A piece of software starts out like a pearl: There’s a tiny core of functionality inside that does what it’s supposed to do. If it’s a word processor, it lets you write stuff; if it’s a music player, it lets you play some music. And then stuff starts getting added; your word processor can suddenly access outside data or process images; your music player can suddenly play video, too. These sort of features creeping in, makes software bloated, buggy, slow, or just more resource-hungry.
But some applications, few and far between, manage to resist the temptation and remain narrowly focused on just one thing. They get exceptional at that one specific thing, and that’s their greatness. Ovo, a free timer for Android, is one such rare example.
What Ovo Does
It’s an Android timer app.
That’s all it does. It counts time backwards, and lets you know when time is up. It doesn’t have multiple timers, timer presets, notification templates, or vibration patterns. It also can’t pull in a music stream off the Internet and play it when the time is up. It’s just a timer – and often, that’s exactly what I need.
Ovo is very easy to operate with a single finger. Start it, put your finger anywhere on the screen, and start rotating it clockwise (as if you’re winding up the timer):
A thin external arc will appear indicating your drag gesture. Within the arc, you’ll see a thick red and white arc indicating the timer itself, and inside of that, you get the duration you’re setting (10 minutes, 30 seconds above), as well as a quick indication of the time in which Ovo is going to ring. But keep winding the timer a bit more, and you’ll soon get this:
When you get to the 60-minute mark, the thin “winding bar” becomes red, and you can’t continue. It other words, Ovo is for short reminders, not for setting a timer that will run for weeks until your big event (that’s what calendars are for). In an email, Ovo creator Pimm Hogeling shared how forcefully some users requested Ovo to keep going after the 60-minute mark… and how he decided to deny this request after all, in order to keep the application focused. I think this is one of the big challenges software projects face: To decide which user requests are justified, and which ones will simply dilute your product and drive you off-track. I applaud Pimm’s decision in this case.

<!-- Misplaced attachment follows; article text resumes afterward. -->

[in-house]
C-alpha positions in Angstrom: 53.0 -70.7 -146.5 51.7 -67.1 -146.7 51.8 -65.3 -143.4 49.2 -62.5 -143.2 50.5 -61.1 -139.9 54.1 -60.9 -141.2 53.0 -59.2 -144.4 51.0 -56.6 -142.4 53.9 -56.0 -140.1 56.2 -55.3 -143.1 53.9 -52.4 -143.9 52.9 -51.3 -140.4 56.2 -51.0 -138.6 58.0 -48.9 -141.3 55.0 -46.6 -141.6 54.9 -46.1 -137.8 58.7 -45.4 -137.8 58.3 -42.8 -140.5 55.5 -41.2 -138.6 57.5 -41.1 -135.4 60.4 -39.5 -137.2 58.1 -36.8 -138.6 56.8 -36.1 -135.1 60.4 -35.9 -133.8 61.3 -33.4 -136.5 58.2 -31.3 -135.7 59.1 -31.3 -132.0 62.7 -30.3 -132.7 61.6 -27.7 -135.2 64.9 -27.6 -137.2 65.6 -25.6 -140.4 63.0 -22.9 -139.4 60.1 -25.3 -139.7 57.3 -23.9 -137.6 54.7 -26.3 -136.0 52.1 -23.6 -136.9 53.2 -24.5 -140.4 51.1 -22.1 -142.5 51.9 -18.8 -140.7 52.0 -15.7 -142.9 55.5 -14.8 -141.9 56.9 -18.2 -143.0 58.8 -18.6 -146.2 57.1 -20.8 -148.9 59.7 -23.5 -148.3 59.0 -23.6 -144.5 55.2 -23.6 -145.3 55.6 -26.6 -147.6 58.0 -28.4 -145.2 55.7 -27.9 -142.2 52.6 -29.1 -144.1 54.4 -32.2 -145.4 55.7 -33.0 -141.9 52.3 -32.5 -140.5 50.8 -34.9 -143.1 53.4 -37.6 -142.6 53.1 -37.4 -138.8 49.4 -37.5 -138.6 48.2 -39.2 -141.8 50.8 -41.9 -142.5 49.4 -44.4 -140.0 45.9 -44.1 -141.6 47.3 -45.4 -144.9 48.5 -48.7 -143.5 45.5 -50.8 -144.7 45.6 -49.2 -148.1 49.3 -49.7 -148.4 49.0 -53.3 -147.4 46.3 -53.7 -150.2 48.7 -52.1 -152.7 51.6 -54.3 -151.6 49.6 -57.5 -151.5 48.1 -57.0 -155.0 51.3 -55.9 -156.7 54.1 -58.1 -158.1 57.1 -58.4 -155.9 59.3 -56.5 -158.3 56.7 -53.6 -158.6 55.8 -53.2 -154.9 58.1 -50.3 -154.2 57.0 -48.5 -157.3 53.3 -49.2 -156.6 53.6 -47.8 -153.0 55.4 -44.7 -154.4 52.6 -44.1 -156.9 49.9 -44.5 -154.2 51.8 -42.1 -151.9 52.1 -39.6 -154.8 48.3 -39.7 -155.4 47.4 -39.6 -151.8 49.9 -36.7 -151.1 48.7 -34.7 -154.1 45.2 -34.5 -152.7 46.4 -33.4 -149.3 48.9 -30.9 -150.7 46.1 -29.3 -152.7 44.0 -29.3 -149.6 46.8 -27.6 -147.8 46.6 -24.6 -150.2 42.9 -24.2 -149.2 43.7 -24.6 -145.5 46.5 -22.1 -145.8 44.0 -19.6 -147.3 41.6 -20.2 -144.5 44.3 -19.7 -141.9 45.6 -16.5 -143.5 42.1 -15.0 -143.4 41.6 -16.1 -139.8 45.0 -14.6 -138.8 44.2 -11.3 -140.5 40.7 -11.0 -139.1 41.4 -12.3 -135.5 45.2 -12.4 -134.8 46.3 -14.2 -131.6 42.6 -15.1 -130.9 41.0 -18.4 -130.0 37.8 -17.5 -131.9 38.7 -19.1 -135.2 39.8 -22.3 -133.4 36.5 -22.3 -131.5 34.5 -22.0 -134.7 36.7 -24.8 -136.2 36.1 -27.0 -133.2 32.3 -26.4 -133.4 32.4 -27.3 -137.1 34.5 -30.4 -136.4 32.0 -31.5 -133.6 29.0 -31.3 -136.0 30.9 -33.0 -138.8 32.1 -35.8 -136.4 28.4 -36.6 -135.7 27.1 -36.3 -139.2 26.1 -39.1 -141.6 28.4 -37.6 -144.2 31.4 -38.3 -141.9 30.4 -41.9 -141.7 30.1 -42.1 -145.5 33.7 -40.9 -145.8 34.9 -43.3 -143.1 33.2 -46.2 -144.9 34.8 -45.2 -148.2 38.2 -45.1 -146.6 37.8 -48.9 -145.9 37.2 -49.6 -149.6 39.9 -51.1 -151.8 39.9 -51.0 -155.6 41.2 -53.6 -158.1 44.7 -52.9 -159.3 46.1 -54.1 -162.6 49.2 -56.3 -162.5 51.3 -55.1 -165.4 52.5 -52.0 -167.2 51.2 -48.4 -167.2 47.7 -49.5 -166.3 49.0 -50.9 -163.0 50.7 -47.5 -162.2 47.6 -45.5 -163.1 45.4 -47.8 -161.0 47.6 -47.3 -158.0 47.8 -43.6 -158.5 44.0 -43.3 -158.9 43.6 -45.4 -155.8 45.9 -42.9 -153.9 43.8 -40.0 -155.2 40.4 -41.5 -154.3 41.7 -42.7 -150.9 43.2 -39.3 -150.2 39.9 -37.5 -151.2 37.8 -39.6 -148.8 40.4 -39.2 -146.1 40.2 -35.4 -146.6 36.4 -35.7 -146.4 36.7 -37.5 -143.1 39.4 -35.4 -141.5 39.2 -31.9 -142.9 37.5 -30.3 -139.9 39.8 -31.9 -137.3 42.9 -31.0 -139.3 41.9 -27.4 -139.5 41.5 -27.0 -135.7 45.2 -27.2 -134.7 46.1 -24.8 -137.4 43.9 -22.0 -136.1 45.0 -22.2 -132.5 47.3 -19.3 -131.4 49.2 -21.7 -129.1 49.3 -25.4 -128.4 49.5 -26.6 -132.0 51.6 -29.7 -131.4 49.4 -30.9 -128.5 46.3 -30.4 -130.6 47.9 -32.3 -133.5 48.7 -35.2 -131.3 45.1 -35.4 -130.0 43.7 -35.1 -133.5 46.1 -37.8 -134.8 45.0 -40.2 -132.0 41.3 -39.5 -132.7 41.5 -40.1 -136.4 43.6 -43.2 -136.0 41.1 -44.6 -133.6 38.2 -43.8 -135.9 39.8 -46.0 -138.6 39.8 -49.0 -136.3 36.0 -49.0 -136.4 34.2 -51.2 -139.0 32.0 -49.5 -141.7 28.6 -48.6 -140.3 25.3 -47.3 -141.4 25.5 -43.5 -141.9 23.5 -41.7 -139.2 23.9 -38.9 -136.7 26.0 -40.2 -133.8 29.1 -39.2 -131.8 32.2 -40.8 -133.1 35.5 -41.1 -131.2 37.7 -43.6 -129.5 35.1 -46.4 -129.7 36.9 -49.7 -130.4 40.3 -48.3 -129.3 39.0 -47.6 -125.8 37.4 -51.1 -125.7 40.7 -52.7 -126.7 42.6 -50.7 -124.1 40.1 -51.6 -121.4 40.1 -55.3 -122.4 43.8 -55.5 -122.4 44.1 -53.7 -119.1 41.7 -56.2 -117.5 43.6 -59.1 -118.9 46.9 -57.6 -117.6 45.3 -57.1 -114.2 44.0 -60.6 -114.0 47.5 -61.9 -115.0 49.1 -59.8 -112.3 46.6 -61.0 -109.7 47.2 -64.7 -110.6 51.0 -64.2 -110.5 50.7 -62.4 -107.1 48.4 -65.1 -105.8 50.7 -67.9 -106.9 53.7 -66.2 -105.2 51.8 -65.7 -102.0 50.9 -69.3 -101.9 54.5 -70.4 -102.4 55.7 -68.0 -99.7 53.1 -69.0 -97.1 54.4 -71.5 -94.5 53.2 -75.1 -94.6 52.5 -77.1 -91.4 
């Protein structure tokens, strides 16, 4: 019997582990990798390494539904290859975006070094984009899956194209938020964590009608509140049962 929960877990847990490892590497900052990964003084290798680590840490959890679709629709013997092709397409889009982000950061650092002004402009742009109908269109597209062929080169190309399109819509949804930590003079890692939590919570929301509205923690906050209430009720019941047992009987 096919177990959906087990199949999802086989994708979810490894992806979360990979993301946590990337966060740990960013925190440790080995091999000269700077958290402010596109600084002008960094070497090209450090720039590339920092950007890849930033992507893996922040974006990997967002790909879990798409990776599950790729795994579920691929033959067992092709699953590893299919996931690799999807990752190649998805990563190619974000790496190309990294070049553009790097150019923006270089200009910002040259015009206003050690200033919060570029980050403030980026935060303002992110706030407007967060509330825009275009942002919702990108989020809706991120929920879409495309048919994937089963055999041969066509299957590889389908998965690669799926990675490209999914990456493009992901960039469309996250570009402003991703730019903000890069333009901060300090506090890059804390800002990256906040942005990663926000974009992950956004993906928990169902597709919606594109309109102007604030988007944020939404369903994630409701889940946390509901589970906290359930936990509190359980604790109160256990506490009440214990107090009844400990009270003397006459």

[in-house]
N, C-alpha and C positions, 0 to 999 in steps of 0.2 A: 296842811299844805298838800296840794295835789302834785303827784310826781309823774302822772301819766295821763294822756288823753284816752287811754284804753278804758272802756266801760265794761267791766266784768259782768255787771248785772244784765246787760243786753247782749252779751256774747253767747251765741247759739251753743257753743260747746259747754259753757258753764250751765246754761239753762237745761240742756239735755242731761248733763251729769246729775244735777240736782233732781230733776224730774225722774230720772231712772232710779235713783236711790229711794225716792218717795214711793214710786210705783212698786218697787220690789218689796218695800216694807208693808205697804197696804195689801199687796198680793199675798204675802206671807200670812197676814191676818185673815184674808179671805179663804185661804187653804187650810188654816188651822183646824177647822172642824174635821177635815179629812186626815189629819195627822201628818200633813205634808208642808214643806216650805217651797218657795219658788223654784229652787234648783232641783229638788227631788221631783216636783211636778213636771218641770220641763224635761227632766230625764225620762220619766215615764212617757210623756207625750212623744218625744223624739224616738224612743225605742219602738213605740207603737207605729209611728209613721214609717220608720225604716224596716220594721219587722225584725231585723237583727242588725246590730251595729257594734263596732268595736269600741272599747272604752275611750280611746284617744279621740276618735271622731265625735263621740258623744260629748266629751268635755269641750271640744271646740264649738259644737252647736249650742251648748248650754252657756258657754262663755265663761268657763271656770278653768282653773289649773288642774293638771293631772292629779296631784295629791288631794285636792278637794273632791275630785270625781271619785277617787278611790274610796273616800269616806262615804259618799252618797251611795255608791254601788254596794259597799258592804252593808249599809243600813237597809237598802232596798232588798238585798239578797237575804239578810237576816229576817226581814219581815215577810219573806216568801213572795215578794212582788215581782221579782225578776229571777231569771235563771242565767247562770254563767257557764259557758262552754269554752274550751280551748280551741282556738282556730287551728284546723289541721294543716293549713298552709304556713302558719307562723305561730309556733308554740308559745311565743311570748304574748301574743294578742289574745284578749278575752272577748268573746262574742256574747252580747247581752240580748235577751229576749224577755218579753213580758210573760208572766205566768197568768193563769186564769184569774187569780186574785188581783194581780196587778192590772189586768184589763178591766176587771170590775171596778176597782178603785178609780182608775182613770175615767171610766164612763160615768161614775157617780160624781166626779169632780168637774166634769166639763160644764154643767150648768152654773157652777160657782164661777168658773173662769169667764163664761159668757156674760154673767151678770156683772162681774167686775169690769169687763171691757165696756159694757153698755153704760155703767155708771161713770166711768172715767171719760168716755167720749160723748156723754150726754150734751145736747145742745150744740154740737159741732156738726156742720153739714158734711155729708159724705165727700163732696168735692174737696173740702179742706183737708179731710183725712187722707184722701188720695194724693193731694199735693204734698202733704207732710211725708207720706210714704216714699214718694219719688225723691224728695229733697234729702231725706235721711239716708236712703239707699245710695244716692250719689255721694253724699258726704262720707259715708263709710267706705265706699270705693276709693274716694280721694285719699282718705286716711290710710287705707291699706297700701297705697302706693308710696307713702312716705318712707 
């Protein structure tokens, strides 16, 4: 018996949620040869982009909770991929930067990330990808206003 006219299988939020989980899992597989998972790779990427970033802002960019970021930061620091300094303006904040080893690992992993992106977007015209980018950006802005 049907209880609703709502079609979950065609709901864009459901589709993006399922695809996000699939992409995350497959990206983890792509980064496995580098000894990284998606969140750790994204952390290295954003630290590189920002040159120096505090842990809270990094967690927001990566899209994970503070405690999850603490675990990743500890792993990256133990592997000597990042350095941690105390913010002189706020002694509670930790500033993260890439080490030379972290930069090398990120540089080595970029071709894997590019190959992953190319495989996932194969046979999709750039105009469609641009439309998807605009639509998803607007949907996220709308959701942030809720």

Speech Recognition, Pausing, Restarting, and Rewinding
At the top-right corner above, you’ll notice Android’s familiar speech recognition icon. Tap it, and you can just tell Ovo something like “fifteen minutes.” In my testing, it worked flawlessly – even accurate times like “two minutes, thirty five seconds.” Ovo chimed a confirmation tone, and started counting.
Next to the microphone, the “reset” icon lets you begin the countdown anew. To pause your timer midway, just tap in the middle of the circle:
The middle pad will glow momentarily, and Ovo will pause. Tap again to resume.
Finally, when the timer is up, you may want to restart it and count down the same duration again (useful when baking several batches of cookies, for example). Ovo makes this easy, too:
Just tap the circle, and it’ll start again (this was a ten-second timer just to show you the feature).
If Ovo had a dense settings dialog, well, it wasn’t the polished application I was making it out to be. Fortunately, there are just a handful of these:
Most of these let you control what Ovo does when the timer runs out. You can pick what sound to play (and whether to play one at all), whether or not you want it to vibrate, and if it should continue playing or vibrating until you touch the screen. You can also ask Ovo to keep the screen on while counting down – very useful if you’re using it for cooking and want to keep an eye on the timer without having to touch your screen with messy hands.
Bottom Line: Less Is More
If I could make one request from Ovo’s creators, it would be: “Pleas, please, resist the temptation to add features.” But given their tenacity and focus so far, I get the feeling the need for minimalism is something they already understand very well.
Ovo’s clean interface, intuitive operation, and general lack of bloat gleaned it a spot on our prestigious list of Best Android Apps. Are there other beautifully minimalistic apps that should be featured on the list? Let me know in the comments!